Writing an “everyperson” history in a technical area means having to make tricky word/phrase decisions. Consider radioactive waste. Very broadly, countries categorise their radioactive waste into high-level waste (that is, deadly shit) and low-level waste (much less dangerous although still dangerous). (Some countries also interpose intermediate-level waste, a complication beyond me.) High-level waste has an acronym: HLW. Similarly there is LLW. Different countries use different definitions of high-level waste versus low-level waste – but an easy decision for my book is to skate over those differences unless they’re important for some event. The definitions have varied over the decades, indeed in the early days, after WWII, there really weren’t any definitions – again I’ll glaze over this unless it’s important.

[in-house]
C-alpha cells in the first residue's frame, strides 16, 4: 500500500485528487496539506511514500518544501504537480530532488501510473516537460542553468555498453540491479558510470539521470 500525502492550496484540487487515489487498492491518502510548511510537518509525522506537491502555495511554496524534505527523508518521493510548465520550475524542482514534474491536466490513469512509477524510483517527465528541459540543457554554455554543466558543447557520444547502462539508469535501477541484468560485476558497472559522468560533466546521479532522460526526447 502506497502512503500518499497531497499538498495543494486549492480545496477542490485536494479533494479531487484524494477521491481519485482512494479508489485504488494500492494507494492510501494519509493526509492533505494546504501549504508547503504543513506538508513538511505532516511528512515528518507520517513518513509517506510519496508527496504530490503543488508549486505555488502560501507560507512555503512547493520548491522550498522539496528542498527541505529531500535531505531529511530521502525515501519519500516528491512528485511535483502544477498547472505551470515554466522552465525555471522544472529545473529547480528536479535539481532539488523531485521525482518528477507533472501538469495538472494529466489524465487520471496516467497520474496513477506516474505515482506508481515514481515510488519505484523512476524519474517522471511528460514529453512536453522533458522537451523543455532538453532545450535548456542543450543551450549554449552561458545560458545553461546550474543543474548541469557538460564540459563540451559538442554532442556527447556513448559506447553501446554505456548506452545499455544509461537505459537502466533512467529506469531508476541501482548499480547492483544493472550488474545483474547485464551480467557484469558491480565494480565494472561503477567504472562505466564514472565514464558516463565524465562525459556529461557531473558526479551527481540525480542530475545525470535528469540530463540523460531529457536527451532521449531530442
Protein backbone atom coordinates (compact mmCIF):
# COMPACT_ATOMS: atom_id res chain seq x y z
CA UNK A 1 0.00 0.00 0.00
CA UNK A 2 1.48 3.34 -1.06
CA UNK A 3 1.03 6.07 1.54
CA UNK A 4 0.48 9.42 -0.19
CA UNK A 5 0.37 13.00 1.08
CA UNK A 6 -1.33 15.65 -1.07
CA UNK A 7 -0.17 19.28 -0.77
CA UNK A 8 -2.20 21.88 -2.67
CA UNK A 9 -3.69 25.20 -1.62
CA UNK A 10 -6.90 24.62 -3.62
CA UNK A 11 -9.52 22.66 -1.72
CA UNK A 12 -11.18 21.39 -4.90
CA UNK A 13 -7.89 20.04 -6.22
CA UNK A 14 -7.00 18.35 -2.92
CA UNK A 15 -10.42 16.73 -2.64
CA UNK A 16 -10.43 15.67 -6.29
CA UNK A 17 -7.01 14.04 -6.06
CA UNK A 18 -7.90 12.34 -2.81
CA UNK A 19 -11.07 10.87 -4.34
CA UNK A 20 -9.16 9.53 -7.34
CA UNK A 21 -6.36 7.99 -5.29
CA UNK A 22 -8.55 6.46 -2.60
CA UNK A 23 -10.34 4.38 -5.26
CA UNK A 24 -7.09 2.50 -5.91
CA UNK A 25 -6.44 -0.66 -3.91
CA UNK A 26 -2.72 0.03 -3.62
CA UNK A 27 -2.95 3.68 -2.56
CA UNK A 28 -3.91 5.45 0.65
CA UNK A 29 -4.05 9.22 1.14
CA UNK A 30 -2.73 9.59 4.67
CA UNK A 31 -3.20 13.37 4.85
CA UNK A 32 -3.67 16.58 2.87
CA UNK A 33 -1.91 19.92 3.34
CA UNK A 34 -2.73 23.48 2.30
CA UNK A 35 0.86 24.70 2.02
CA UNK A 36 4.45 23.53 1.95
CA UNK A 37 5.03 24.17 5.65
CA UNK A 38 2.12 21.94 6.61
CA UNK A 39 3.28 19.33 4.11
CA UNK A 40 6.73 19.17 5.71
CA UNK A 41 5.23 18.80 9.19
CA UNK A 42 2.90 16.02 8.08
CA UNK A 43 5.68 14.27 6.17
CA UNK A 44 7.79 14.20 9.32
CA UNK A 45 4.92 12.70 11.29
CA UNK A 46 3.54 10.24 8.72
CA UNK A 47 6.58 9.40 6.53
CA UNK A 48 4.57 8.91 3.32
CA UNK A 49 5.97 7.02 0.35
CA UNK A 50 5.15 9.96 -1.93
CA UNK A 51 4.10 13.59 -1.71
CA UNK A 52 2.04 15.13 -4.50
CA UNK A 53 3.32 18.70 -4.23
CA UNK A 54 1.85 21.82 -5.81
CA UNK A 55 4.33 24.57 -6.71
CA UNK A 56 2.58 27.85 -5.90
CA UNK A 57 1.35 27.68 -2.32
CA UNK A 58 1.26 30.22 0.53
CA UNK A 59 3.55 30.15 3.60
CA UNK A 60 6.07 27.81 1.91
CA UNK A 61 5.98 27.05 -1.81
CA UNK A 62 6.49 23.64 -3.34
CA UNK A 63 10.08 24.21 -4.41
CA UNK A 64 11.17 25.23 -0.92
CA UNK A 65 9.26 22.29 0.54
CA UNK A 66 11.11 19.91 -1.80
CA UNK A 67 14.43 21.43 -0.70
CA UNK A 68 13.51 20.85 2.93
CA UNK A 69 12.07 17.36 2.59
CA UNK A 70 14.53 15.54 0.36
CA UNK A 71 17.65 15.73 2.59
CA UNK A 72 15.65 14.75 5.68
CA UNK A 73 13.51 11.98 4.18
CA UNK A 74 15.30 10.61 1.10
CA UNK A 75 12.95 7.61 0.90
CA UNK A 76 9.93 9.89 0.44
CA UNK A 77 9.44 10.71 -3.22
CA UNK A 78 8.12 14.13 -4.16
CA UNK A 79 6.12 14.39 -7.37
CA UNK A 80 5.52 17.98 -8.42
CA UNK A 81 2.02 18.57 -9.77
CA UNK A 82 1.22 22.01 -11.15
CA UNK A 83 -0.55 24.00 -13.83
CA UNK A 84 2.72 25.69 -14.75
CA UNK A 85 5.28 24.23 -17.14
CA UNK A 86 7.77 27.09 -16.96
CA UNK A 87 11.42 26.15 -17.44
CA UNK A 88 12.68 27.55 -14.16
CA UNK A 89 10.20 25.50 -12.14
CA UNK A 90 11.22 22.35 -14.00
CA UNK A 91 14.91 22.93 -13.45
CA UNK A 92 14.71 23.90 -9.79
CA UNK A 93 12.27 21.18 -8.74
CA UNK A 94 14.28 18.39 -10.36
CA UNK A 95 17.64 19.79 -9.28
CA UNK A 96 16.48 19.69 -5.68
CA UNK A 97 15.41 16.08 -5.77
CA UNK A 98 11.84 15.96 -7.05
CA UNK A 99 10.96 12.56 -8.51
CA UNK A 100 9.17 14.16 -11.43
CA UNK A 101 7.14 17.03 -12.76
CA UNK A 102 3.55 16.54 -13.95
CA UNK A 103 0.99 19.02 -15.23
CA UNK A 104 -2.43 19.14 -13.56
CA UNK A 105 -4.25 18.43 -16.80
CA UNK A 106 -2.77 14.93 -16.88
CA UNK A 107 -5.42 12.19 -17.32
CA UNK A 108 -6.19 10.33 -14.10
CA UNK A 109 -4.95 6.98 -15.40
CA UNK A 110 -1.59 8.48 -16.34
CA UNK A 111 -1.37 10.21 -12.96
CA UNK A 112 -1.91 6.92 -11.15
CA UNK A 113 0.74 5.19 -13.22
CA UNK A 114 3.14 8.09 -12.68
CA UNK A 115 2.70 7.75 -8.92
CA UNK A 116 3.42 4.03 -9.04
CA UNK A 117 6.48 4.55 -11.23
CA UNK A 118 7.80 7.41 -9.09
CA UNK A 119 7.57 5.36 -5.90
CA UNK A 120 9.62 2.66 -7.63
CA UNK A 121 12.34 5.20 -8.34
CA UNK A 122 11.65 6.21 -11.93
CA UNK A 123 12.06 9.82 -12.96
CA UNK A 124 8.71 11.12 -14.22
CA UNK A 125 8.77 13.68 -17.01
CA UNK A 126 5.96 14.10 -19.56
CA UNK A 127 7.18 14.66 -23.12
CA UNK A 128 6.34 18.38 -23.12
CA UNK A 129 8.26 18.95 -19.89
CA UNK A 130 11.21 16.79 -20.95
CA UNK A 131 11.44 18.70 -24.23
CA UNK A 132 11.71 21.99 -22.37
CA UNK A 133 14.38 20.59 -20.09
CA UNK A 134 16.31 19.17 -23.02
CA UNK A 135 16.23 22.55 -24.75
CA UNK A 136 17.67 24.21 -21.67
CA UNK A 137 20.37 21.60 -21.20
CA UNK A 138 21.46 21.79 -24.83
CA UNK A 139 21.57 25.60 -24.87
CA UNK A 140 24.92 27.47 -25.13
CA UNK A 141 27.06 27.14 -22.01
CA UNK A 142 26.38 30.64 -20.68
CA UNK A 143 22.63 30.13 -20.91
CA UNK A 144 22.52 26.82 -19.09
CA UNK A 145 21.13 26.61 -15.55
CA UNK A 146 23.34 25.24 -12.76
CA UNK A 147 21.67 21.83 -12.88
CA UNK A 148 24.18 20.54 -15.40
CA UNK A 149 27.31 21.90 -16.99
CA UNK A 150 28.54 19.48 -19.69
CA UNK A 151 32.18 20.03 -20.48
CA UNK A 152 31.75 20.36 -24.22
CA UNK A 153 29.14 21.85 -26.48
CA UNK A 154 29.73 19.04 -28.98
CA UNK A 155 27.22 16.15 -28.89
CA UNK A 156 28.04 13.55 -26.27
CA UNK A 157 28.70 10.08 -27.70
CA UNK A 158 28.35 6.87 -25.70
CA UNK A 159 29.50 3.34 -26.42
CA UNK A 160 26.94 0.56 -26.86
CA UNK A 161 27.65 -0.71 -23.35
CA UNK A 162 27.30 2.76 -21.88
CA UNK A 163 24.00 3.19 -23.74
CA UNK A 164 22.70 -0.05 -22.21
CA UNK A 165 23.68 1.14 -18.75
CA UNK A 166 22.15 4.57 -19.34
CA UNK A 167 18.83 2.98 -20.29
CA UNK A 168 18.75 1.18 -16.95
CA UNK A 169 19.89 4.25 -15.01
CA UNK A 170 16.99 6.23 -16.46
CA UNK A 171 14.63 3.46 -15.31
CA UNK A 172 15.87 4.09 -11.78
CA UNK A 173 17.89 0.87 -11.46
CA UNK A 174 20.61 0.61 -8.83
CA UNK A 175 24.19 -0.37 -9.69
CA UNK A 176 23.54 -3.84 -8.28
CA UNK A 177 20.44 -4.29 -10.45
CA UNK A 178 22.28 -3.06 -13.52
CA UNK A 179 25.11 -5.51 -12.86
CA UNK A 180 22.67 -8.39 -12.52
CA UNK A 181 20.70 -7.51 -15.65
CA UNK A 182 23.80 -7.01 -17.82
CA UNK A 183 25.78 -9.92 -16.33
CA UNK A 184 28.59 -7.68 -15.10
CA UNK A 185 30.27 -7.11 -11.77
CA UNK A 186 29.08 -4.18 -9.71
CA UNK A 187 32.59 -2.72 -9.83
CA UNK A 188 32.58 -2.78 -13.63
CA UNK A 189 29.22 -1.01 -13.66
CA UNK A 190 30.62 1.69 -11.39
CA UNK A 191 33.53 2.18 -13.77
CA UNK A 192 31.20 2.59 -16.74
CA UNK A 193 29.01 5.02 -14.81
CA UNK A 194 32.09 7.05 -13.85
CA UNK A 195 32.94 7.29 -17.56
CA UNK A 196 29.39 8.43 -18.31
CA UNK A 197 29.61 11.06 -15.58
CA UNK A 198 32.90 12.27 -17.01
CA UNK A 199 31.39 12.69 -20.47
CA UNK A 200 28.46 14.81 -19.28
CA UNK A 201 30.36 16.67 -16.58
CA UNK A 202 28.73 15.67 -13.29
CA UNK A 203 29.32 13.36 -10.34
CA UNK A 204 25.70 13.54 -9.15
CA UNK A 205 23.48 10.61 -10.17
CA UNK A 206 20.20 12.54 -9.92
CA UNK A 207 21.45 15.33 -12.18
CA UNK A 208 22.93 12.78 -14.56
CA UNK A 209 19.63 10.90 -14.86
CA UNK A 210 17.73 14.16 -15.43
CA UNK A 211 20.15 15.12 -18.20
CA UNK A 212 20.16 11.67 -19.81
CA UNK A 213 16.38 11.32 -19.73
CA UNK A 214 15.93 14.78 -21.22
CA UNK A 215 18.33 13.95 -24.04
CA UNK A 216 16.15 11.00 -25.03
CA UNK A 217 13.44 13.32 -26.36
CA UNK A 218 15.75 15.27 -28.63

So here’s the question: do I write “HLW” or “high-level radioactive waste” over and over again. “High-level radioactive waste” is a horrid mouth stuffer that gums up paragraphs, but it has the virtue of being full words that carry meaning. Nonetheless it’s still jargon. “HLW” is concise but it’s gobbledygook. Which is better?
2 Replies to “Writing Big Year: Word choice is key . . .”
Harvard referencing style? Full term the first time (maybe even the first time each chapter) and abbreviation thereafter?
Thanks! That approach does impart an academic air but it sure works.